Here’s  what made us smile – as taken with a cell phone, leaning out of my car window:

Spring Tulips

Spring Tulips

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I am a sucker for that old movie, White Christmas, and when I woke up this morning for the first true snow storm of this season, I couldn’t help smile and hum the Irving Berlin’s “Snow, snow, snow” tune (I would have put a link here, but all the onesI found had so much commercial junk attached, I’ll let you find a simple mp3 version if you want). 

Of course the fact that it’s March 2nd is also worth a smile, in like a lion out like a lamb, as the old saying goes. The temperature has just reached 21, with the windchill making it 6 degrees according to the weather-person. Although I have to chuckle, the local news shows are all talking about Obama and since he comes from Chicago, he must be wondering what all the D.C. bru-ha-ha is about a few inches of snow. And here the Federal Government is two hour delay opening, with “Unscheduled Leave”” policy in effect – and lots of business here follow their lead. Hope the President doesn’t drive today, he’ll really be in a shock when he sees how folks around here can’t…in the snow at least….

So for the moment I’m watching out my windows, the beauty wonderful since I haven’t had to venture out yet, with frequent white outs due to swirling powder. I live on one of those “never get plowed” side streets and am thankful I’m not a emergency responder, unlike my neighbor, a nurse, who seems to go out no matter what. Applause to that.

Winter wonderland, or view from my back porch today

Winter wonderland, or view from back porch 6:30am today

And yes, those are Christmas lights that are still up, the new led ones, though! I thought they might be fun to keep up for those spring, summer, fall evenings of sitting outside with friends, whether in person or when I sit and chat via phone or web. Meanwhile, a good four more inches later, it’s still snow, snow, snowing 🙂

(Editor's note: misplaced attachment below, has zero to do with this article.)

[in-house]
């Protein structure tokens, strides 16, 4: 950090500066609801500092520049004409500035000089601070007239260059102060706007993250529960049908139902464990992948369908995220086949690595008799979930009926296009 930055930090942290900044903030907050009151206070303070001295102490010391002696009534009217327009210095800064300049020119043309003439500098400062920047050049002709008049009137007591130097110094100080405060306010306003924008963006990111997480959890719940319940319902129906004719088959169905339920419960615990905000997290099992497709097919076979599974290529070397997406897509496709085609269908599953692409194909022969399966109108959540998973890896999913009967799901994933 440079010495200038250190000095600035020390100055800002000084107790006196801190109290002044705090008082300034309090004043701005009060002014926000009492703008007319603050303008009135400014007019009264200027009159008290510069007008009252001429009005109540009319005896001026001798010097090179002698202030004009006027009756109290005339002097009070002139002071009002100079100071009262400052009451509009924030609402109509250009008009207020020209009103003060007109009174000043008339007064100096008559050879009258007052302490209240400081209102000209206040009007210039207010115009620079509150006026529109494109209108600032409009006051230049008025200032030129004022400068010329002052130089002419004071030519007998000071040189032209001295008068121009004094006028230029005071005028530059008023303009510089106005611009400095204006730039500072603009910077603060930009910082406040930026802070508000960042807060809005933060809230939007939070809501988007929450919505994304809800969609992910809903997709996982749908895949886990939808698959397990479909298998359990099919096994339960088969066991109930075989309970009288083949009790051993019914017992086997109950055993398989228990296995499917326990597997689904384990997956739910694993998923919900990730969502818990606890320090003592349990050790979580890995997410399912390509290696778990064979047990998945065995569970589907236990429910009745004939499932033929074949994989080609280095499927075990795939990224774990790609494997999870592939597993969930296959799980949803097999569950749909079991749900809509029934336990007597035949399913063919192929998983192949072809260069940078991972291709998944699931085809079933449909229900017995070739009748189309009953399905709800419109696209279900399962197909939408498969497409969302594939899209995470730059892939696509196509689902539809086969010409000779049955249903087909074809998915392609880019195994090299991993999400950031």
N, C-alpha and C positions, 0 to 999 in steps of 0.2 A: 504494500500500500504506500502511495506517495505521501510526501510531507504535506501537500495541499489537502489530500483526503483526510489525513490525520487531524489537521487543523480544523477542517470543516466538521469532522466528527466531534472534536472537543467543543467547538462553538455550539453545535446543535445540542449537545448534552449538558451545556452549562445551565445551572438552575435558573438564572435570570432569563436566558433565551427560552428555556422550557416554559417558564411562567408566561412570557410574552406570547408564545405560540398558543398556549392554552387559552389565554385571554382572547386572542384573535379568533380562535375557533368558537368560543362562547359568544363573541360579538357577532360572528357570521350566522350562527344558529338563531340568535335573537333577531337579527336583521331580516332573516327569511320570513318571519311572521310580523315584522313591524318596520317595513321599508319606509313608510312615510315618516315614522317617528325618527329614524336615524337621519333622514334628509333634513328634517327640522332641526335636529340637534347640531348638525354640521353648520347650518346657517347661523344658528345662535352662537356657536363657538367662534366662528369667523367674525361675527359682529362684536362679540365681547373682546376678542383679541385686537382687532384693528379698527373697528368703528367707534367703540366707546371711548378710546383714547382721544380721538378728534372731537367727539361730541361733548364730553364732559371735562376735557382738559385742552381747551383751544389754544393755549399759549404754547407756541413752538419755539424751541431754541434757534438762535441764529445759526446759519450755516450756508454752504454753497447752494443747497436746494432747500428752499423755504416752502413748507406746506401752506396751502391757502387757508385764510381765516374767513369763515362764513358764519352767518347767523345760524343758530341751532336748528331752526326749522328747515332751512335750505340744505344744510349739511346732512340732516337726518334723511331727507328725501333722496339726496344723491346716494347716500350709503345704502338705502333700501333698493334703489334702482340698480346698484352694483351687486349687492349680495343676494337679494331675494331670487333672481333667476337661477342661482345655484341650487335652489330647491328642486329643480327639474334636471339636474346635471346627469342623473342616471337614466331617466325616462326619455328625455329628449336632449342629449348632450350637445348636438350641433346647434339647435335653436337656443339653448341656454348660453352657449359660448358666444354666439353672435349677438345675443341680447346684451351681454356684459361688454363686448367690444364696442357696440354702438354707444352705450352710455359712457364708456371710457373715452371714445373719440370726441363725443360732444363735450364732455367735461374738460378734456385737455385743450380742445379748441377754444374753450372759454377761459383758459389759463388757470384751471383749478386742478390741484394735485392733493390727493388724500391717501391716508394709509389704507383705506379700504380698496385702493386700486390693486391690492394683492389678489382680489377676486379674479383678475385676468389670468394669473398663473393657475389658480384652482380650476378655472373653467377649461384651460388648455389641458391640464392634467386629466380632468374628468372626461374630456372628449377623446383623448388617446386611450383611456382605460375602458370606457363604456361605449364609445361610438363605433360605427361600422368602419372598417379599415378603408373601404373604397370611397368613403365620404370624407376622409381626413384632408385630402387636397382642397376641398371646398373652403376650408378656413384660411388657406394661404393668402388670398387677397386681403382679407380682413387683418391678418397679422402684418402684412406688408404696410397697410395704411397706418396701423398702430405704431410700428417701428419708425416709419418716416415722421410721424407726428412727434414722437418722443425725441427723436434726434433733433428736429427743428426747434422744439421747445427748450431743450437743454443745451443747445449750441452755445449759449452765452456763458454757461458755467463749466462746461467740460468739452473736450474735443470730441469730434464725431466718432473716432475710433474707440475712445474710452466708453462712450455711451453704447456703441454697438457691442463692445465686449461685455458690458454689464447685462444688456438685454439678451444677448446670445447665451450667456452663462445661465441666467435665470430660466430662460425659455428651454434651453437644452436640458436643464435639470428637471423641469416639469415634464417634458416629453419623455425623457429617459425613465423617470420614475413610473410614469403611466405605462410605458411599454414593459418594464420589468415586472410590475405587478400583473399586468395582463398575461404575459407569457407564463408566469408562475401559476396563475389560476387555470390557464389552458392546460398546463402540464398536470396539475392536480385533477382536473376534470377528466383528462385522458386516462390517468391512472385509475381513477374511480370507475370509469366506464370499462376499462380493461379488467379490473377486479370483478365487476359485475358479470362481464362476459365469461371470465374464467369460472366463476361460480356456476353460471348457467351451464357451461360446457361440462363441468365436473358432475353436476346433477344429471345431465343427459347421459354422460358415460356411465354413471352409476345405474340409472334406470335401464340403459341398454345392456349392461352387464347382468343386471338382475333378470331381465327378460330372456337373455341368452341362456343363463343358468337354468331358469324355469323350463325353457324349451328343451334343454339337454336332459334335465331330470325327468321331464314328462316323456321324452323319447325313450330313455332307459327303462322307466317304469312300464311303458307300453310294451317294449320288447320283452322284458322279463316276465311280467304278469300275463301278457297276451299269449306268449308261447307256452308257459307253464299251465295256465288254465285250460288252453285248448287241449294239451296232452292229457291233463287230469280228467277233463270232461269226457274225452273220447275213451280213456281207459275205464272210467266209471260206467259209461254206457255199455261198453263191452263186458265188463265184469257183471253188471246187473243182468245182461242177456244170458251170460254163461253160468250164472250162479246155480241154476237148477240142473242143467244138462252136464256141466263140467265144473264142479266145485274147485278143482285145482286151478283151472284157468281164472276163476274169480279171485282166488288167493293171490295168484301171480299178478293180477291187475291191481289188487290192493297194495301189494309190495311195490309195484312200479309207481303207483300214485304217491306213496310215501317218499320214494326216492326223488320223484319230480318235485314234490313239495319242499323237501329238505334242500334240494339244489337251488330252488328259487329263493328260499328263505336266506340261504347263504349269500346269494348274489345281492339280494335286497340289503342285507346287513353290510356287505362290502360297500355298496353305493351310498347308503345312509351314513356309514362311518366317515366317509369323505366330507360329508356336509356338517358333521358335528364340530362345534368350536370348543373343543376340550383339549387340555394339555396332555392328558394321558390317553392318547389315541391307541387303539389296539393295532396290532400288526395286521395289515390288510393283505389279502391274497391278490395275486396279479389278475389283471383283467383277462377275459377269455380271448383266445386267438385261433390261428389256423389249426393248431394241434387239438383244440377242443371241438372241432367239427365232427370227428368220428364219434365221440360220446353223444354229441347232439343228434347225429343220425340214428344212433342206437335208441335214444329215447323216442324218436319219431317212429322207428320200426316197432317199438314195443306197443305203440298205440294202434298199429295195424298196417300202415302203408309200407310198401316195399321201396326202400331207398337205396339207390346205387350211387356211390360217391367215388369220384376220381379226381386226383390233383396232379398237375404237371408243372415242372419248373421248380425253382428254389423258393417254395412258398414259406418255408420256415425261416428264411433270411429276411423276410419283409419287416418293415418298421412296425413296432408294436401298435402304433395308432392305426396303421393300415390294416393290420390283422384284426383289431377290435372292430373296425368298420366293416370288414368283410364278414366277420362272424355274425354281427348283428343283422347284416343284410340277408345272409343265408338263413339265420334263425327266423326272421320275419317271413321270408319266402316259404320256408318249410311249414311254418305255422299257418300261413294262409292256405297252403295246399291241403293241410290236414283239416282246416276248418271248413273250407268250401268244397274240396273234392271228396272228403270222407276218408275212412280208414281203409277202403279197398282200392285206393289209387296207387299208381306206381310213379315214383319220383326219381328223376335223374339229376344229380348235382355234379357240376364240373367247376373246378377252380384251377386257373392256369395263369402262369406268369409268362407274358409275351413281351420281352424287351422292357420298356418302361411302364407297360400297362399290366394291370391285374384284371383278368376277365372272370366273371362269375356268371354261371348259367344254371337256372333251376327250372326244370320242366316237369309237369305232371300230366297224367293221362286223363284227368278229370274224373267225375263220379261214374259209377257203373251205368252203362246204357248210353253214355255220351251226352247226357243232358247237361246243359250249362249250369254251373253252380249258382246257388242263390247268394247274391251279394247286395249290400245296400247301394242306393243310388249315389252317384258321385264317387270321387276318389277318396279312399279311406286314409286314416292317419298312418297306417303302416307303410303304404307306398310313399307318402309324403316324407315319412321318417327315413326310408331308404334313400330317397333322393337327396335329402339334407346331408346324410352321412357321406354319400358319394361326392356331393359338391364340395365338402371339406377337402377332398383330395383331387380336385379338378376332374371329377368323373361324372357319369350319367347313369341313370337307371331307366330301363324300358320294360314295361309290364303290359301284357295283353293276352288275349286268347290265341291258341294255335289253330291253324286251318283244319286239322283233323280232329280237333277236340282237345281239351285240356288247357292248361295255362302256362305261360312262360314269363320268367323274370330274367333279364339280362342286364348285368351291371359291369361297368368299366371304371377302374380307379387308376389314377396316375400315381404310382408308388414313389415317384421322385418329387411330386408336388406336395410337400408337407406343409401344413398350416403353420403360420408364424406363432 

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Several folks passed this along via email this week. Don’t know who the original writer was, nor how accurate the numbers may be. But certainly loved the premise!

“The Proposal”

When a company falls on difficult times, one of the things that seems to happen is they reduce their staff and workers.  The remaining workers need to find ways to continue to do a good job or risk that their job would be eliminated as well.  Wall street, and the media normally congratulate the CEO for asking this type of “tough decision”, and his board of directors gives him a big bonus.

Our government should not be immune from similar risks.  

Therefore: Reduce the House of Representatives from the current 435 members to 218 members and Senate members from 100 to 50 (one per State). Also reduce remaining staff by 25%.

Accomplish this over the next 8 years. (two steps / two elections) and  of course this would require some redistricting.

Some Yearly Monetary Gains Include:

$44,108,400  for elimination of base pay for congress. (267 members X  $165,200 pay / member / yr.)

$97,175,000 for elimination of the above people’s staff. (estimate

 

$1.3 Million in staff per each member of the House, and $3 Million in staff per each member of the Senate every year)

$240,294  for the reduction in remaining staff by 25%.

$7,500,000,000 reduction in pork barrel ear-marks each year (those members whose jobs are gone). Current estimates for total government  pork earmarks are at $15 Billion / yr.

The remaining representatives would need to work smarter and would  need to improve efficiencies. It might even be in their best interests to work together for the good of our country?

We may also expect that smaller committees might lead to a more efficient resolution of issues as well. It might even be easier to keep track of what your representative is doing.

Congress has more tools available to do their jobs than it had back in 1911 when the current number of representatives was established  (telephone, computers, cell phones just to name a few).

Summary of opportunity:

$44,108,400 reduction of congress members.

$282,100,000 for elimination of the reduced house member staff.

$150,000,000 for elimination of reduced senate member staff.

$59,675,000 for 25% reduction of staff for remaining house members.
  
$37,500,000 for 25% reduction of staff for remaining senate members.

$7,500,000,000 reduction in pork added to bills by the reduction of congress members.

$8,073,383,400 per year, estimated total savings (that’s 8-BILLION just to start!).

Big business does these types of cuts all the time.

If Congress persons were required to serve 20, 25 or 30 years (like everyone else) in order to collect retirement benefits, there is no telling how much we would save. Now they get full retirement after serving only ONE term. Now ask yourself, where could you find a job with those types of benefits? You CAN’T!